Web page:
Meanwhile, There’s Still a Coronavirus

The good news is that the rate of coronavirus infections has lately slowed across America, but the bad news is that’s not true everywhere. The populous states of Texas and Florida have seen alarming increases in the infection rate since loosening restrictions on businesses and public gatherings, and it’s happening here in Sedgwick County, Kansas, too.
Which is not surprising. All those restrictions were the apparent reason the rate of infections had slowed, and numerous experts had warned against loosening them too soon. The restrictions were bad for business and onerous for everyone, though, and after weeks of being cooped up the temptation to get back to normal proved too tempting to resist.
Our fervent hope is that the recent spikes prove temporary, and that hot weather and the remaining restrictions and everybody’s newfound habit of staying several feet away from one another keeps the numbers down, but we’re not betting on it. The coronavirus has largely disappeared from the news because of the attention being paid to all the peaceful protesting and violent rioting about racism and police brutality, and the many instances of videotaped police brutality that have ensued, but that doesn’t mean it has disappeared. It’s still out there, spreading more rapidly in many places, and isn’t likely to go away in time for Election Day.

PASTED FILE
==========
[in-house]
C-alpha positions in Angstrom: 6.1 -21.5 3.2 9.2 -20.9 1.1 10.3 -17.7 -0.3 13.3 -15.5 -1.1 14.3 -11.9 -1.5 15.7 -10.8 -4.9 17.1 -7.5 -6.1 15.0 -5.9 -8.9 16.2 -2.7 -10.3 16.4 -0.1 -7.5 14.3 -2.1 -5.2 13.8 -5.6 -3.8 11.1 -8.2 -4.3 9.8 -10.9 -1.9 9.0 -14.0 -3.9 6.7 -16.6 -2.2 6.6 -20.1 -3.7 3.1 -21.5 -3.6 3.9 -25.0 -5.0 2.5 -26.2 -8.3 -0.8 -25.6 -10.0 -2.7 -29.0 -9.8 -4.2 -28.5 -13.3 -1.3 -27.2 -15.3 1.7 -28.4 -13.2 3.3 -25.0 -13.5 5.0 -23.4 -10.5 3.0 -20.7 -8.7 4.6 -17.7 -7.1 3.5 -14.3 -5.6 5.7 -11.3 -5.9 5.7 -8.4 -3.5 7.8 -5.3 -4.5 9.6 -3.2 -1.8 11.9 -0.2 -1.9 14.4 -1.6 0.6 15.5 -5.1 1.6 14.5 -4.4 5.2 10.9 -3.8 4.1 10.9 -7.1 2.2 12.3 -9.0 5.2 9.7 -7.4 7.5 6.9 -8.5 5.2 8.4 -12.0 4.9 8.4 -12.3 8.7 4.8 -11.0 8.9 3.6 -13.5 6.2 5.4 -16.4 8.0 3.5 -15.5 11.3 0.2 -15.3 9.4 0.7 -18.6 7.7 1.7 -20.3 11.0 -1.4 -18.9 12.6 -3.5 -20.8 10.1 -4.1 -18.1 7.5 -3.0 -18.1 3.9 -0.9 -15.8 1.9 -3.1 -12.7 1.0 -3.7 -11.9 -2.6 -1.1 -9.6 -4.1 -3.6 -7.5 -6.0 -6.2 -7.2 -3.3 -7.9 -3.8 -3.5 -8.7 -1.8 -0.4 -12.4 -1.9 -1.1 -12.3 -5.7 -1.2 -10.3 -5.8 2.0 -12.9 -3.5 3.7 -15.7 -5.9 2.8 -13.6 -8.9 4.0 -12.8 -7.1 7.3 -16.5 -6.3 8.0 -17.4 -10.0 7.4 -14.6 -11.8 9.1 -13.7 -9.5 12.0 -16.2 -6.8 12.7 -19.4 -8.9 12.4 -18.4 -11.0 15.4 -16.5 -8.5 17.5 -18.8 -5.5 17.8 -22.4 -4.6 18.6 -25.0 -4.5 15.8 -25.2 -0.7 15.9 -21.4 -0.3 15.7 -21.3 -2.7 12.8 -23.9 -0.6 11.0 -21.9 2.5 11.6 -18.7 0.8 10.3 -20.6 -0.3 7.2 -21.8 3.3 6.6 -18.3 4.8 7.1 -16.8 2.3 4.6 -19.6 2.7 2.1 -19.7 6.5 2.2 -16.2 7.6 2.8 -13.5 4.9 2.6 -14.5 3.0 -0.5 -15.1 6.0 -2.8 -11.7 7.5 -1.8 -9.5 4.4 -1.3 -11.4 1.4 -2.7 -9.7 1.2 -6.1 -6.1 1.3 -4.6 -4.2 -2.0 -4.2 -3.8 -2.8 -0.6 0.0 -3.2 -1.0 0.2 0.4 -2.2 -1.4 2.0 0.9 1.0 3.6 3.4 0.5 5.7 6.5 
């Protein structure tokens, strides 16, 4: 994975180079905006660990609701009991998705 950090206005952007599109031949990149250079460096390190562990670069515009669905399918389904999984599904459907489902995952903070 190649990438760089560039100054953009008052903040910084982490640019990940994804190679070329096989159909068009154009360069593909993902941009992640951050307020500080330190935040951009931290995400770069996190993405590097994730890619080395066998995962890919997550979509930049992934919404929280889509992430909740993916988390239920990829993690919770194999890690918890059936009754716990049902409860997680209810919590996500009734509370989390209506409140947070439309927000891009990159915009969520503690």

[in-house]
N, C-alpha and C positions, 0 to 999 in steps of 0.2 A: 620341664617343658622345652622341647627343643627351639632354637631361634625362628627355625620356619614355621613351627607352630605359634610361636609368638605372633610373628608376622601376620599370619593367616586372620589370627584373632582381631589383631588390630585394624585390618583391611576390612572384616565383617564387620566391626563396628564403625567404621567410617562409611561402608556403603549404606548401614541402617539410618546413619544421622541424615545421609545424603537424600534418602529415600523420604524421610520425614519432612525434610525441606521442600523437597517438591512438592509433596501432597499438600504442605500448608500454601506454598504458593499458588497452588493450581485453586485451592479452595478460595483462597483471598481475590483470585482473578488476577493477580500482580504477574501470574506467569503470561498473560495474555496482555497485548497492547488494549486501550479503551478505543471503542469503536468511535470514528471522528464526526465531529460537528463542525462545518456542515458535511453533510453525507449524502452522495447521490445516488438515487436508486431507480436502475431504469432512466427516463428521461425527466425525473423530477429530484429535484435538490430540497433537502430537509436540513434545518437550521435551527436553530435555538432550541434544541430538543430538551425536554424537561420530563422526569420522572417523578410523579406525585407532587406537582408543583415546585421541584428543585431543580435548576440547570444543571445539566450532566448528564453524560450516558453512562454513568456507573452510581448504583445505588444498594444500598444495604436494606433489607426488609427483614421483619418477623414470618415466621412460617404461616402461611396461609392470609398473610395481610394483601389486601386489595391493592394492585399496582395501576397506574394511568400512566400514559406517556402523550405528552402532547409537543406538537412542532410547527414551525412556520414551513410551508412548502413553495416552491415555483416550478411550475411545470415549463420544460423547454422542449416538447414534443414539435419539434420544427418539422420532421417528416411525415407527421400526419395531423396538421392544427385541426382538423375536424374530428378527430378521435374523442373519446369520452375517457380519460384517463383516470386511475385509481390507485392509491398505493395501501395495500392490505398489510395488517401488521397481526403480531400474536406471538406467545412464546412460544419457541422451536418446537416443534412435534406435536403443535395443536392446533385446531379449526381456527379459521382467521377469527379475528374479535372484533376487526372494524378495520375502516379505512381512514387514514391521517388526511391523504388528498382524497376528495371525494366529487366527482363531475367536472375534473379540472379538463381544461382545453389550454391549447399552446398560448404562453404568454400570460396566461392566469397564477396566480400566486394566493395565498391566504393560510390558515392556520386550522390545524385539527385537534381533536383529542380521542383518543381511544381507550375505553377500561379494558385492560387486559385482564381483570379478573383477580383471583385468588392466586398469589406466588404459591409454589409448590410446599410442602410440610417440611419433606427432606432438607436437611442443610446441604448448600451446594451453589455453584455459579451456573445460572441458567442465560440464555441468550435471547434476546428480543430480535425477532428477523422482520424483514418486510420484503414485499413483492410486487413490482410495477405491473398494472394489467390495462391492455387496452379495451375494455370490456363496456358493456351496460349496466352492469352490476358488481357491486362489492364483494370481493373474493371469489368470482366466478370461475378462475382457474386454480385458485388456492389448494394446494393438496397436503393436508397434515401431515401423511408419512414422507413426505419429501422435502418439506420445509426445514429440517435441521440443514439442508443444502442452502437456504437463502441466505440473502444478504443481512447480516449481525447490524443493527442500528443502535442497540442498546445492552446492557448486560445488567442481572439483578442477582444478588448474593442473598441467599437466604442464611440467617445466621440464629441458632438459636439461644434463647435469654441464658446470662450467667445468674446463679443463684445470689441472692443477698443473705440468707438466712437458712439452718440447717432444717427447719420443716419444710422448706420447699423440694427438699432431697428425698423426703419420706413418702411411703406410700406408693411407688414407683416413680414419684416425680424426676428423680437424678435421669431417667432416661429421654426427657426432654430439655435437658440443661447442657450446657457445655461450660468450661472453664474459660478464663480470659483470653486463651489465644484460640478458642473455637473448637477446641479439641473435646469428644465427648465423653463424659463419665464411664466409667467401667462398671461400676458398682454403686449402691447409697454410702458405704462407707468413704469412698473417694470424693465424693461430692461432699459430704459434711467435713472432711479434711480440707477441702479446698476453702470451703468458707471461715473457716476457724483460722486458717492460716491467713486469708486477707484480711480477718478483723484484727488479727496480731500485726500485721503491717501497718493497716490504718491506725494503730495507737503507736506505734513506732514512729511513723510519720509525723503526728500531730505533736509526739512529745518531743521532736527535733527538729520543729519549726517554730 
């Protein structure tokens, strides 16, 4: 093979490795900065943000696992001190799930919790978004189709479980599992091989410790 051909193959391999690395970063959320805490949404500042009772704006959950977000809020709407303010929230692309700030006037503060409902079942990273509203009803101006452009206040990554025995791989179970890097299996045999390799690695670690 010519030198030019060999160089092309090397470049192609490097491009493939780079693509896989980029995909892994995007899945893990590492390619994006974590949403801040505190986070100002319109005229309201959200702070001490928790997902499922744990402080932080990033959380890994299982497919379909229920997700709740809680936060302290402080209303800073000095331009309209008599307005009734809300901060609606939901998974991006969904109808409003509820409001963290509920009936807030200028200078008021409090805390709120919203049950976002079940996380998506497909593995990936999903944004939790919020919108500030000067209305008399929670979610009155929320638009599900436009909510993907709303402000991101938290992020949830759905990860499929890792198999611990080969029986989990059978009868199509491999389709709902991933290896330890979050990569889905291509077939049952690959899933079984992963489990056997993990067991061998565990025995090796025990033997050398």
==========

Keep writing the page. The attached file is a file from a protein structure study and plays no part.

Even if there’s a second wave worse than the first, those restrictions are so bad for business and so onerous for everyone that the temptation to get back to normal will still be irresistible. Fear of the coronavirus doesn’t seem to have stopped all those peaceful protesters and violent rioters from the taking to the streets in large public gatherings, and President Donald Trump has decided that if they can do it he should be able to resume holding his crowded and raucous campaign rallies this month. He might be risking his supporters’ health, but he’s been in the casino business and presumably knows how to play the odds.
Public health officials around the country are urging anyone who’s been involved a demonstration or riot to be tested, on the other hand, and they’ve been mingling with others outdoors and by what we can tell from the news coverage seem far more likely to be wearing a face mask than the typical Trump supporter. The typical Trump supporter feels as passionate about their president as those demonstrators feel about racism and police brutality, however, so we expect large public gatherings to continue through the summer and into the autumn even if the major sports leagues don’t start up again.
More than 109,000 Americans have already died of COVID-19, which more than have died in every American war since Vietnam, and the final death toll will depend on what Americans do over the coming months. As Trump likes to say, we’ll see.

— Bud Norman

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